At least he got his point across...
School is tough enough without having to deal with poor teachers. I feel your pain.
Those were the classes that I used to bring newspapers to read. After a few crackling page turnings, most instructors got the hint. And, if you're as good a student as you sound, you can get away with it. At least I did..
2003-08-28 08:44 am (UTC)
He is deaf, and oblivious. We'll struggle through....
Which was not as bad, I'm sure, as the poor schmuck who politely stood there until he stopped speaking.
I was curious... Are you studying to be a laywer or legal assistant. I can follow some of this (kind of, almost) because my Aunt Kay is going to college with me in the LAP program and your classes sound similar to what she has taken.
2003-08-28 08:45 am (UTC)
Re: I feel your pain....
Law school, to be a lawyer. I am currently working as a paralegal.
Some people did stay. [shudder]
2003-08-28 06:36 am (UTC)
It happens everywhere
Sadly enough it is not just law school. Those teacher's abound and always teach the late in the afternoon or night classes.
One of my engineering professors kept us almost half an hour late at 8:30 at night because we had to get to the end of his notes for that day's session. The reason we were so far behind is he arrived fifteen minutes late.
2003-08-28 08:50 am (UTC)
Re: It happens everywhere
Keeping us over is cause for mutiny with this bunch - all working people with tight schedules. And not many who are shy about their feelings.
2003-08-28 06:53 am (UTC)
Reminds me of a math professor I had in college, he was a raging alcoholic.
You may have to hook up with some other students in the class and resolve to plod through the material on your own. Heres to hoping you pass in spite of the instruction your receiving.
We'll probably arrange a study group soon. We could hold it during class time - gods know we wouldn't be missing anything.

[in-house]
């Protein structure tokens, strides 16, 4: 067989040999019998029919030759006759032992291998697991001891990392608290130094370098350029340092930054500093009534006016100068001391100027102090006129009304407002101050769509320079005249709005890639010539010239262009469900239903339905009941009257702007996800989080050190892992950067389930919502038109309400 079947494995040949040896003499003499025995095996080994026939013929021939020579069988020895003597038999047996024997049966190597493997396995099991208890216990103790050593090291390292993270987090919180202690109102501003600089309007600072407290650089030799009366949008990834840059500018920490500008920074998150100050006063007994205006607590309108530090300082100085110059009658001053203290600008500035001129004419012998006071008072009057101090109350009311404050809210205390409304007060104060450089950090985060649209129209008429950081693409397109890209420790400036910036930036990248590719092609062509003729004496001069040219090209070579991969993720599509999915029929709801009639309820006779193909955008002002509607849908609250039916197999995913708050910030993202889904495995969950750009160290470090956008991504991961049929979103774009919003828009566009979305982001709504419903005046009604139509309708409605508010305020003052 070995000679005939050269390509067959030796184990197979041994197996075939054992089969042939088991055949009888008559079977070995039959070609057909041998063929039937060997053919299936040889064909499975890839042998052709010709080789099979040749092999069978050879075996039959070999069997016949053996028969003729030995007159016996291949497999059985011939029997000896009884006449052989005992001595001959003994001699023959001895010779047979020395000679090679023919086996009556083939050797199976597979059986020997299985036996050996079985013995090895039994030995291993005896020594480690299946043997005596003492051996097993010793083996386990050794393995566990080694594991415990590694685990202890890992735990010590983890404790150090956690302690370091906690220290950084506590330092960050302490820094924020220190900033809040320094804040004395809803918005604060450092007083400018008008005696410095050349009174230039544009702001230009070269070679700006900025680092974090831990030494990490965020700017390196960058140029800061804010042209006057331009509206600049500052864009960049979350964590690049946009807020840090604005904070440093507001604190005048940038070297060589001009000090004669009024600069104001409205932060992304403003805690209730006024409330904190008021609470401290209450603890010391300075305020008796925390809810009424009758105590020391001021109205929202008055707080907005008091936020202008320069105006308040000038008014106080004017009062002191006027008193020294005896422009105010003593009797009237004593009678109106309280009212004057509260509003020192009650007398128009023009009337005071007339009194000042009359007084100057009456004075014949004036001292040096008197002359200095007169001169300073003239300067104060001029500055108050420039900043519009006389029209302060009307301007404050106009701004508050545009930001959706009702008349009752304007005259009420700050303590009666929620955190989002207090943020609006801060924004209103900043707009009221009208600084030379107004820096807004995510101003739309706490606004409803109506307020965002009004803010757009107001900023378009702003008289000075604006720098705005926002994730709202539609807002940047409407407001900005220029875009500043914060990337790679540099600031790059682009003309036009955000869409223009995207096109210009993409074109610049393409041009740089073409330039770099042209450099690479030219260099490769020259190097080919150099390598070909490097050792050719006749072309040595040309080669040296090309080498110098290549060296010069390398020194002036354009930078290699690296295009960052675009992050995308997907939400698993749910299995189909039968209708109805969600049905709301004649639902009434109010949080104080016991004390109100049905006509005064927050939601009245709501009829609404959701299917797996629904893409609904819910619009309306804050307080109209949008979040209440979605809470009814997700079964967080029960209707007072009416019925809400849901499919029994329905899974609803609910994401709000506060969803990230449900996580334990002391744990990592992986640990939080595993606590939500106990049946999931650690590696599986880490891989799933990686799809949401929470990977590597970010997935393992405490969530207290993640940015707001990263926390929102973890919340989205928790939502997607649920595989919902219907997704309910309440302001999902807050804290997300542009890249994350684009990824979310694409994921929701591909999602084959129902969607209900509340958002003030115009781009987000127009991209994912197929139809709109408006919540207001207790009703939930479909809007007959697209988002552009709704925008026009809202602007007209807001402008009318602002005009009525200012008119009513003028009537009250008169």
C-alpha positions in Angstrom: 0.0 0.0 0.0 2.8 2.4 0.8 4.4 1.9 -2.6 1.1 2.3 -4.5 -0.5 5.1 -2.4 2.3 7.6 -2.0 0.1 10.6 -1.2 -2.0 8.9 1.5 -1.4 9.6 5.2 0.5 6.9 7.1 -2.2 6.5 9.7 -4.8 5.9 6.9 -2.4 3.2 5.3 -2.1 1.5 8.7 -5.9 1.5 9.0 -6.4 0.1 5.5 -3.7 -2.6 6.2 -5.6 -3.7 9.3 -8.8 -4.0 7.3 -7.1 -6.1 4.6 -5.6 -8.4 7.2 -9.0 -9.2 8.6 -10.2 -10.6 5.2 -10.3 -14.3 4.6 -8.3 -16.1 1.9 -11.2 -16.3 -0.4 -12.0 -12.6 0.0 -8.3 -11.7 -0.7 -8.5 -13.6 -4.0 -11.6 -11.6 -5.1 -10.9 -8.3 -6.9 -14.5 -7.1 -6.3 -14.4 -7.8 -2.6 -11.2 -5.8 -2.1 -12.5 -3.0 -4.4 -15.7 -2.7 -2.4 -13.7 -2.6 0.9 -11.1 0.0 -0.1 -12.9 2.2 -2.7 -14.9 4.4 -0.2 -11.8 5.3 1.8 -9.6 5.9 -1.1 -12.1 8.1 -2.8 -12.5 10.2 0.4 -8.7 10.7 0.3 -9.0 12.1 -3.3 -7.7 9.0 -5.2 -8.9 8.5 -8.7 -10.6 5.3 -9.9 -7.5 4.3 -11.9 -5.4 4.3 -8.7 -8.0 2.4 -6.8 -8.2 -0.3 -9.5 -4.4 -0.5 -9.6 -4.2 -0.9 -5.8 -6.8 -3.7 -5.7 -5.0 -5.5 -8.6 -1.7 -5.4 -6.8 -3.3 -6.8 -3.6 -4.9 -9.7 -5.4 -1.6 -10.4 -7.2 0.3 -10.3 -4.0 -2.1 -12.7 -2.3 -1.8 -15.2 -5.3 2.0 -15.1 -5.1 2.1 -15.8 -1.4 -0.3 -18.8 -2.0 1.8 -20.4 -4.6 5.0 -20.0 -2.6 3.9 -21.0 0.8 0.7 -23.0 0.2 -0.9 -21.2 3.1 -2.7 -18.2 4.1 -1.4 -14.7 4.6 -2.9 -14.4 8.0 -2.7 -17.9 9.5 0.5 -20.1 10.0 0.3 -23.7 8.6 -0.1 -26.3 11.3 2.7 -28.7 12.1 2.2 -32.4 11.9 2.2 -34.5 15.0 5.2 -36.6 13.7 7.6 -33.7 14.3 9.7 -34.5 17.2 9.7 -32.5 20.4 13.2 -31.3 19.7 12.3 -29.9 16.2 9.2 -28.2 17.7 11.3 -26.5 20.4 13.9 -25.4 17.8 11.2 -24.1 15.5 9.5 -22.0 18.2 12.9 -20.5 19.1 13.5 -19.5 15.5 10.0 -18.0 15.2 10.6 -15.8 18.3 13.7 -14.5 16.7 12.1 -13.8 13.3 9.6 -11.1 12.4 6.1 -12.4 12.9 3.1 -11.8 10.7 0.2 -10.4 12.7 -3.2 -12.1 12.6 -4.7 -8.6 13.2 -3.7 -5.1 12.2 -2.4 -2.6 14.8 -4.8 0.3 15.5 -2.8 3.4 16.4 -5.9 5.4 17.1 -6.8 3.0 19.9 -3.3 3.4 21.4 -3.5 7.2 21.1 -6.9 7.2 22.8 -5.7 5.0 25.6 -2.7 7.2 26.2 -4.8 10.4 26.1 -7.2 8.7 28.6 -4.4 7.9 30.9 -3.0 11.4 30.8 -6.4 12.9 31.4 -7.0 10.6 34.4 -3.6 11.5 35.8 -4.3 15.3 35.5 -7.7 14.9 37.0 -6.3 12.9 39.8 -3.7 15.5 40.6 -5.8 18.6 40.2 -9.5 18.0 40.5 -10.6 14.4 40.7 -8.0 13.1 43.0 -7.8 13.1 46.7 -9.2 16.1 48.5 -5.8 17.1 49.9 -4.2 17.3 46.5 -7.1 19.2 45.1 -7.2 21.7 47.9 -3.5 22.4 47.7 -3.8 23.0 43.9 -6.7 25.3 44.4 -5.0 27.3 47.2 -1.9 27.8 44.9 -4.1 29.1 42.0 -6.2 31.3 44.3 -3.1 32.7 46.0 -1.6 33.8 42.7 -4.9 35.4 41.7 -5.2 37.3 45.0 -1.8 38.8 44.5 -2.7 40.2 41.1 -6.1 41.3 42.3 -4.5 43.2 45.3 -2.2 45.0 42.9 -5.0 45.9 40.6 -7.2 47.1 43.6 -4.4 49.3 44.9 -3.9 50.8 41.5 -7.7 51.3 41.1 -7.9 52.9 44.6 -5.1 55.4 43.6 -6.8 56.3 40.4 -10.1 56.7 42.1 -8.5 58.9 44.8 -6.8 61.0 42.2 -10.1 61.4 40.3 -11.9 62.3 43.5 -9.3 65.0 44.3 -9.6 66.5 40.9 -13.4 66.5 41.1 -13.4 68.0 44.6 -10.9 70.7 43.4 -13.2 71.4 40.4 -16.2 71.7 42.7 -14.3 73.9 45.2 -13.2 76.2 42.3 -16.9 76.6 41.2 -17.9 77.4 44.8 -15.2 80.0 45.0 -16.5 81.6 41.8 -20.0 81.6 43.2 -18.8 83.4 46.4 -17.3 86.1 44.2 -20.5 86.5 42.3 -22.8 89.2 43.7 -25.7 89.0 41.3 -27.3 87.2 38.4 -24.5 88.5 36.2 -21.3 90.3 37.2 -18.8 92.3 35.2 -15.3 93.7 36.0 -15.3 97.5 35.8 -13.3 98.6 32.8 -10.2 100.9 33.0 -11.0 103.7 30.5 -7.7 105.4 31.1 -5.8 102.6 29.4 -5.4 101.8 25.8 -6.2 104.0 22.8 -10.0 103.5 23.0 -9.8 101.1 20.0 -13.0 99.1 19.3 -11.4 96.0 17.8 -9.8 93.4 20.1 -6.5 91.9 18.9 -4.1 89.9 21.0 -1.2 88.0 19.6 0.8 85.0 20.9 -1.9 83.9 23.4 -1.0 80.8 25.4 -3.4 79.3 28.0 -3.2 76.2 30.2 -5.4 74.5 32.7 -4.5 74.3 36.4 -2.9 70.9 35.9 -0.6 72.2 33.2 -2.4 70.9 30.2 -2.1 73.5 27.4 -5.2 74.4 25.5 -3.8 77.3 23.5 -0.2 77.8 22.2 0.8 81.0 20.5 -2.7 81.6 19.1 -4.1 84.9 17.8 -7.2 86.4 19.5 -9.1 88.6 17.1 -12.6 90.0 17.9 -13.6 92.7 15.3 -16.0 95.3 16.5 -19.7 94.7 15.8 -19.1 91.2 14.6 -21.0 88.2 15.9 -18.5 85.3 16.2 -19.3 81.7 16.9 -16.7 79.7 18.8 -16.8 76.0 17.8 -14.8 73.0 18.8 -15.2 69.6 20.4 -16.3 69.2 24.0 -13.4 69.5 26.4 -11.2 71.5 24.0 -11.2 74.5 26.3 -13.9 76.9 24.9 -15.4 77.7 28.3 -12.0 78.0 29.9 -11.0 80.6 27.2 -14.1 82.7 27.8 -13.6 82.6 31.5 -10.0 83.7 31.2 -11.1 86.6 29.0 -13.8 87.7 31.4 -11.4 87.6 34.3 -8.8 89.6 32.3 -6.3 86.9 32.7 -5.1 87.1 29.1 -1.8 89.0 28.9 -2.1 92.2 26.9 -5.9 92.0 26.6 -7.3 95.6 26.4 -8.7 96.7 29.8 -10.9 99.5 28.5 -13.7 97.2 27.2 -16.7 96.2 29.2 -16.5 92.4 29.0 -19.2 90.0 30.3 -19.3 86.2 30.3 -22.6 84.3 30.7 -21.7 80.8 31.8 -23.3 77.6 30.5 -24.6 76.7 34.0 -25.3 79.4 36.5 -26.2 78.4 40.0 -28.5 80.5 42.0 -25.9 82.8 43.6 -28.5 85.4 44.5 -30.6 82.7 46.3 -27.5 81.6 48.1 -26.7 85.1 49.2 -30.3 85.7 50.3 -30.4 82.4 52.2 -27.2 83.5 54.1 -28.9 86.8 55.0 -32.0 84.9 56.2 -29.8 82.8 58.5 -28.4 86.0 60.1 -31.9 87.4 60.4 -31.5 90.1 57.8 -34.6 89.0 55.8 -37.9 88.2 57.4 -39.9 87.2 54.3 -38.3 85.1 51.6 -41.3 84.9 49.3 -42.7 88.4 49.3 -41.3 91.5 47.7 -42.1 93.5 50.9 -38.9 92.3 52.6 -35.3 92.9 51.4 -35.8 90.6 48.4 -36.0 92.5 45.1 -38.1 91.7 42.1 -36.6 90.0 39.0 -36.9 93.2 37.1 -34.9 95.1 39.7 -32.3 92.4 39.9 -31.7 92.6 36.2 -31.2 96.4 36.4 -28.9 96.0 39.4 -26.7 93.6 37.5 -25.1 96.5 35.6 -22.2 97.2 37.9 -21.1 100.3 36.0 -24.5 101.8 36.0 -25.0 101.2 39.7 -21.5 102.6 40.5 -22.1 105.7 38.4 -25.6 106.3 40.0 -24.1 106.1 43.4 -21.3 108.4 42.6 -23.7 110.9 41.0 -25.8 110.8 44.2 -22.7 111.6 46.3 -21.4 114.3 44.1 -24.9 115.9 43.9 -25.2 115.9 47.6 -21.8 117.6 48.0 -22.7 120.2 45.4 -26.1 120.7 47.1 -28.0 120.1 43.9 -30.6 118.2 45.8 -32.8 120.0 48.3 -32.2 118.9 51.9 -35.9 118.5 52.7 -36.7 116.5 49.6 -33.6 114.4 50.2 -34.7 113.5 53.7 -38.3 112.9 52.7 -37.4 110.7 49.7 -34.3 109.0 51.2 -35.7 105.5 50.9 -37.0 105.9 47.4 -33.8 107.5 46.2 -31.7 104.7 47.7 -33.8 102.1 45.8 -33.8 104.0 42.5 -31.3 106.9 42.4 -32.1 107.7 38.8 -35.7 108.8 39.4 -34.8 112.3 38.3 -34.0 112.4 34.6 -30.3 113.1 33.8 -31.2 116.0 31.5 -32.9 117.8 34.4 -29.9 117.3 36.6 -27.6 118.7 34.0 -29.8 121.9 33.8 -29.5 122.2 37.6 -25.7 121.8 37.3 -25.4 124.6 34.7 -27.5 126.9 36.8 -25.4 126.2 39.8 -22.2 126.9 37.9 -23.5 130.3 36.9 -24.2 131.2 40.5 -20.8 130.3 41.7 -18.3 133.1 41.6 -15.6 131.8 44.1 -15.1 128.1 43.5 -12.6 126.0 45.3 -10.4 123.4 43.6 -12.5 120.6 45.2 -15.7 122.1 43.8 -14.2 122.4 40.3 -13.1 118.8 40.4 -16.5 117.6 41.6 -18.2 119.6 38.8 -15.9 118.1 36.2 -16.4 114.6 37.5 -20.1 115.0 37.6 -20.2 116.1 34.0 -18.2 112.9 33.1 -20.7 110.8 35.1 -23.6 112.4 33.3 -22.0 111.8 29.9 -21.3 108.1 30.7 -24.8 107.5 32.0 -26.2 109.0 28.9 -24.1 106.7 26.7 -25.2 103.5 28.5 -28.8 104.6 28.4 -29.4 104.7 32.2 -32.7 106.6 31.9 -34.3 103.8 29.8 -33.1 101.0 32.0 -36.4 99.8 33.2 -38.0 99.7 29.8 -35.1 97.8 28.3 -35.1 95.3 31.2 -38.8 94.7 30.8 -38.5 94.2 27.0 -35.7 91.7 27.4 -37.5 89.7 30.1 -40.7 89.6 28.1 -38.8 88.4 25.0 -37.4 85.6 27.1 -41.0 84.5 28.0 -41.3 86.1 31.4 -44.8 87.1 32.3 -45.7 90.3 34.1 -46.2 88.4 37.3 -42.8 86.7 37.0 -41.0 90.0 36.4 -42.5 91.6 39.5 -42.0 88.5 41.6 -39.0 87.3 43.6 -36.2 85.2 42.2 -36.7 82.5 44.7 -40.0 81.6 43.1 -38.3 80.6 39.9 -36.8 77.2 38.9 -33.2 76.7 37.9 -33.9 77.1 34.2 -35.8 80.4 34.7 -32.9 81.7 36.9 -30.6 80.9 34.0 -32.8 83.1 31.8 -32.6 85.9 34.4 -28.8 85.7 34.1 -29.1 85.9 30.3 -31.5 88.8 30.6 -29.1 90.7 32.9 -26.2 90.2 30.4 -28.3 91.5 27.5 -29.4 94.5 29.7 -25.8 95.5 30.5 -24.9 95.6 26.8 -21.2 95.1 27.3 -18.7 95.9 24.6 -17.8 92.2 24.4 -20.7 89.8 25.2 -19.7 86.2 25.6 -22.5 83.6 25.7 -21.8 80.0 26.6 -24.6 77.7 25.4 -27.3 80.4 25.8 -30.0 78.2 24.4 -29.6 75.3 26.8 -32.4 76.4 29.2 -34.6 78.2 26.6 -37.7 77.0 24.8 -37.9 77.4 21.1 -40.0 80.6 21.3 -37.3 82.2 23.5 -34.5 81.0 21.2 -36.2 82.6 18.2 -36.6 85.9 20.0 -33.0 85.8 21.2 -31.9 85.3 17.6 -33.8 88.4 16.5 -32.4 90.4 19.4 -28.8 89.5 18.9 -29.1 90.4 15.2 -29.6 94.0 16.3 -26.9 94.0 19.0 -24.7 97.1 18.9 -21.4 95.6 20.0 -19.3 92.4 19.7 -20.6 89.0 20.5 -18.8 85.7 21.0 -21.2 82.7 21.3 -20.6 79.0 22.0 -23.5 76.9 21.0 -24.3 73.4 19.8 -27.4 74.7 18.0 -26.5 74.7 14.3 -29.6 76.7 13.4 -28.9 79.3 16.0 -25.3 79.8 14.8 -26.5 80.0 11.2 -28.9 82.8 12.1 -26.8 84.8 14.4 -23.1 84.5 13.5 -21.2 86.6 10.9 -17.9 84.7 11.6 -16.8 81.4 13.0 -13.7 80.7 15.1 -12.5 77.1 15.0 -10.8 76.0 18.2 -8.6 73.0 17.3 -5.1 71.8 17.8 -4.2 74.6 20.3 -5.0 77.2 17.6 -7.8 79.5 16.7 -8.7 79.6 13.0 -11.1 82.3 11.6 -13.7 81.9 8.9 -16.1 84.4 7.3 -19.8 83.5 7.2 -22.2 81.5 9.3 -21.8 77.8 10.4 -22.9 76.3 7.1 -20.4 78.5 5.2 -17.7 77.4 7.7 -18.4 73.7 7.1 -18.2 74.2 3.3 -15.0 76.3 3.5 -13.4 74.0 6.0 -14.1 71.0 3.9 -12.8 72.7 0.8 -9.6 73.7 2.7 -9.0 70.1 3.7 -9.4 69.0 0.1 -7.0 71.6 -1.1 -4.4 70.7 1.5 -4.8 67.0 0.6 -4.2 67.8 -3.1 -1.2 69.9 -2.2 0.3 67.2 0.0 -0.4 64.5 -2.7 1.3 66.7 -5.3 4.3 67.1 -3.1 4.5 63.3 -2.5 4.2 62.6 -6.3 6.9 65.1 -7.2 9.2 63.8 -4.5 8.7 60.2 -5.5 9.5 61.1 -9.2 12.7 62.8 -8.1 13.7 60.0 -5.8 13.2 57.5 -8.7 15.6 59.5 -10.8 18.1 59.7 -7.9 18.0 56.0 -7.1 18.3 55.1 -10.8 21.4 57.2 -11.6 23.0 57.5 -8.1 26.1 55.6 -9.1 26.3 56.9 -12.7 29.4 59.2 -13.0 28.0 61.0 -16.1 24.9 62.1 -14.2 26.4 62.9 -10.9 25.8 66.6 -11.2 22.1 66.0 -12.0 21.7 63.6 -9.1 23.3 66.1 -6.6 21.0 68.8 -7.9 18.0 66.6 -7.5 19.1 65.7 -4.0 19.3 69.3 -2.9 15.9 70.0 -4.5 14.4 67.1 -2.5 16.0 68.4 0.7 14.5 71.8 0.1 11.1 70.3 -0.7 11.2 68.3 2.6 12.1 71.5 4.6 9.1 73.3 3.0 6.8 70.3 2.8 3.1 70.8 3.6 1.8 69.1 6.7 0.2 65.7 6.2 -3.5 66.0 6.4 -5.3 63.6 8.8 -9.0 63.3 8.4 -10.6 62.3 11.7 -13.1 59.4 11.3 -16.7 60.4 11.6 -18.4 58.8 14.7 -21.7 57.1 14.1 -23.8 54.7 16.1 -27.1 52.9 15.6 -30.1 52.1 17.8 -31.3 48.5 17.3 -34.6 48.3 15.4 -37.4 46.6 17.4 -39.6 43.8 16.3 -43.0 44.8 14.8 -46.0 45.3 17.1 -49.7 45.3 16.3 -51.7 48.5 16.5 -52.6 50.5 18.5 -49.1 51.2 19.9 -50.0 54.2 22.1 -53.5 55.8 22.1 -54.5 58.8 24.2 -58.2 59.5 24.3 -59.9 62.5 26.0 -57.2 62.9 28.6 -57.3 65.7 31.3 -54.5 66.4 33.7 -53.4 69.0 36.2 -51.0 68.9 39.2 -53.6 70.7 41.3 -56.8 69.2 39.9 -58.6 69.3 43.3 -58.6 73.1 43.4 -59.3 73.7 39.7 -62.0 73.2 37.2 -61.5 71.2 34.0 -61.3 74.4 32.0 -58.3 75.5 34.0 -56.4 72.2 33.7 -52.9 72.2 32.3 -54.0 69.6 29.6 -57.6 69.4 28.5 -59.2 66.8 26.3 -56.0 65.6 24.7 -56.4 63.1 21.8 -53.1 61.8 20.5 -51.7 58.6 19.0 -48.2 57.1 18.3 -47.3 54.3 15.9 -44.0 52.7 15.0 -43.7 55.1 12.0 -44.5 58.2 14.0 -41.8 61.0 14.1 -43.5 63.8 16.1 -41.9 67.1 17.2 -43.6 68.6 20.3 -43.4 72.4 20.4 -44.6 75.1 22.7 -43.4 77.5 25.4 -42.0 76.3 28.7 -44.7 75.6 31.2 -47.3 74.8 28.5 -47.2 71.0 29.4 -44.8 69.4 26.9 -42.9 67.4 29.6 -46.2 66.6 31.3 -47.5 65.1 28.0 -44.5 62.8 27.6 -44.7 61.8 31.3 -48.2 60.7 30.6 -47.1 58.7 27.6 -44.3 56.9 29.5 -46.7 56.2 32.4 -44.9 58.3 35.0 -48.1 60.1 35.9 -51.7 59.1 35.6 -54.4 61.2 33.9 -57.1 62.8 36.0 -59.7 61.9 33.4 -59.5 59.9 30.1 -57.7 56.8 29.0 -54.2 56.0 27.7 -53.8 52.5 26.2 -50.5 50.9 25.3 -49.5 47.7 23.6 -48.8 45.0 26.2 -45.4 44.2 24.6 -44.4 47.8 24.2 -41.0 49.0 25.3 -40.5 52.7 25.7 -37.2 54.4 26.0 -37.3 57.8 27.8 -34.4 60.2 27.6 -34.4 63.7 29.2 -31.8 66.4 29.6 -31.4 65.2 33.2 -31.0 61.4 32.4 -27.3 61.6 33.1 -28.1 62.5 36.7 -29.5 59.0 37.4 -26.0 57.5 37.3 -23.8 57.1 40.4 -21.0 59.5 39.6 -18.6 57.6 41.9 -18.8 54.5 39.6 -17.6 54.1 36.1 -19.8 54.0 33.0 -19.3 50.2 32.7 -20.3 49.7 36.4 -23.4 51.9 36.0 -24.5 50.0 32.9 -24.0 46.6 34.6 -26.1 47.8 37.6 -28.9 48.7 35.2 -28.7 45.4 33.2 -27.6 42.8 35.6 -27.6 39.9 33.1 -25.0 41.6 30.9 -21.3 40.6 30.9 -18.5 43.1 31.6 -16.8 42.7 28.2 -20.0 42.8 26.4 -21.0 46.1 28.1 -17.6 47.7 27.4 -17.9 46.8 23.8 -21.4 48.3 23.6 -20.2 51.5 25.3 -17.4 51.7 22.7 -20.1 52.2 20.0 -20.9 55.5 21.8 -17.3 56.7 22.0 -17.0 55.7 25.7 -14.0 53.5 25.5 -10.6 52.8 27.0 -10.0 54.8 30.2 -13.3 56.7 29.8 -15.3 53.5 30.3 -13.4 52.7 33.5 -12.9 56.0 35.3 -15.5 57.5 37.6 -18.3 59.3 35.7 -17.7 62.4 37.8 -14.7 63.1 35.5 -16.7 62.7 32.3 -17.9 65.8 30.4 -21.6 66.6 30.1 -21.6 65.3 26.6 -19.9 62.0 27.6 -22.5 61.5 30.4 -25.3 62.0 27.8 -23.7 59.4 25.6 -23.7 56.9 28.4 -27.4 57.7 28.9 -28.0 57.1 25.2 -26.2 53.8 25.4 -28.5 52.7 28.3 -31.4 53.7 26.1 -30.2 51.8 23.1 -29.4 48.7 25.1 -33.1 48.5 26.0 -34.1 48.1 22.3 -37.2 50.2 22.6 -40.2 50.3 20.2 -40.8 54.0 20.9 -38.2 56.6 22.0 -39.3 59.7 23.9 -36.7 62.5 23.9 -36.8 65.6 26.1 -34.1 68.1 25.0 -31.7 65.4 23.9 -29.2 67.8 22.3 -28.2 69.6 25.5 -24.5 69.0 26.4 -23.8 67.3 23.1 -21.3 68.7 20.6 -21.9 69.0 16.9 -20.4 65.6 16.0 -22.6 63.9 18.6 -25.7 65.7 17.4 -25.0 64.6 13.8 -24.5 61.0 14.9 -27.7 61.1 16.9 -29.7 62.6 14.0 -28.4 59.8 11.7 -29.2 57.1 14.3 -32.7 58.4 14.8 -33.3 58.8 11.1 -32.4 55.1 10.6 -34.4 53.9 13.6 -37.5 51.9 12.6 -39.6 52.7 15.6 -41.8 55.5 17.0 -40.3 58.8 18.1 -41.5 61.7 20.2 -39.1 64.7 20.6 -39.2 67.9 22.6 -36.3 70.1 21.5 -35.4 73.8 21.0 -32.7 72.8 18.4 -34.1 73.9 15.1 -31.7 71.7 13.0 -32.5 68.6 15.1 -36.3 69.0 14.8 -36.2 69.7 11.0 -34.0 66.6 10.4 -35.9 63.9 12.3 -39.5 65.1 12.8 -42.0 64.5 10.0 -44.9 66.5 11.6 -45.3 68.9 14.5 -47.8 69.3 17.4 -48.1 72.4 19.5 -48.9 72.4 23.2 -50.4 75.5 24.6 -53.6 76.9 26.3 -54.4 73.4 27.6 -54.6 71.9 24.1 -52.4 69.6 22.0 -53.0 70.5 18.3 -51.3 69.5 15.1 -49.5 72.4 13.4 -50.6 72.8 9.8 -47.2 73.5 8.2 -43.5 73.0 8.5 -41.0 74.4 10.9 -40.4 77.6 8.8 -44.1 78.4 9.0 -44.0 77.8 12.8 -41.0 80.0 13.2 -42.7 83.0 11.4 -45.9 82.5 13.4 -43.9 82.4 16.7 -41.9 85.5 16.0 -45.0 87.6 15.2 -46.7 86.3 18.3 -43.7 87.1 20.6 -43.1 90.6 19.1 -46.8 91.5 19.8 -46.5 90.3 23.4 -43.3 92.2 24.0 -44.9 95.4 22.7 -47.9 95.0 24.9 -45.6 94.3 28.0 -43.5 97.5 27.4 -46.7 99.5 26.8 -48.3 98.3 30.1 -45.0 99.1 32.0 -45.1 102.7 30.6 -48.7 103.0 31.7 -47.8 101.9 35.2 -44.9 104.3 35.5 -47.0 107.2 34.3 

CrimLaw seems to be one of those subjects that you either hate or adore, and it always comes down to the prof. I learned more in one day of CrimLaw lectures of BarBri than I did in an entire semester of class. My prof loved talking about the theory of everything, so we spent weeks on the damned canibalistic sailors and I learned what mens rea meant by watching "Legally Blonde". *hugs* You'll get through it.
BarBri is my only hope of getting past this on the bar. I relly wanted to like it, too.
It's a really neat subject, but I only learned that on the bar. :\ Silly profs.
"It's a good thing intent isn't enough for a criminal charge, because the whole class would be in jail now."
The old coot is asking to get lynched at this rate!!!
Any chance of finding any of his students from last and getting an idea of what his exams are like??
He sounds like the walking definition of "those who can't do teach!"
Fortunately, the school makes a policy of making old exams available for review, so I will be able to get ahold of his and get an idea of what he's looking for.
I think you used to "do" quite well. But now he can neither do nor teach. Law school shouldn't be the repository of retirees.
My personal frustrations are usually with my fellow students - there's one in particular who manages to ask a "look how smart I am" question at least once a week - but there have been lectures where I desperately wanted a fast-forward button.
I will say that my Crim Law Prof (who was my Constution & Criminal Investigation prof) was the kind of guy who knew where we would be at 8 PM on the sixteenth class meeting, and he spent a lot of time on actus reus. Some people cannot grasp it.
Still, I bet it truly sucked.
Stay strong, sister.
2003-08-29 08:11 pm (UTC)
Re: I feel your pain
I wouldn't have minded a long time on reus actus if he had been explaining inchoate action and the subtlties of attempted crime.
He just kept repeating himself, with slight variations on the theme.
Last night in Property we spent better than half an hour getting it through people's heads that even if the oil is under your land it doesn't belong to you unless you capture it and someone else can come along and take it all, and that's perfectly all right. But it was a lively dicussion, various aspects discussed, and I didn't mind at all.
Hammering something home only works if you're bringing substance to it. All I know from him is that I don't know enough about actus reus.
Oh, you started with the fox. I love the fox.
Your textbook wouldn't happen to be "Property Law and the Public Interest" with one of the authors being Hylton, would it?
2003-08-30 05:58 am (UTC)
Re: I feel your pain
Yes, we started with the fox, but the book is by Singer. Pierson v. Post, however, appears to be a classic place to start. My prof said that one time she was going through stuff in her mother's basement and came across her grandfather's Proprty Law notes from 1924 and they started out with Pierson v. Post.
And I love the fox, too.
Jay, I love 'beginning of term' stories! Gimme more!
I'm starting to look forward to it myself :)
*feeling decidedly 'Willow-ish'*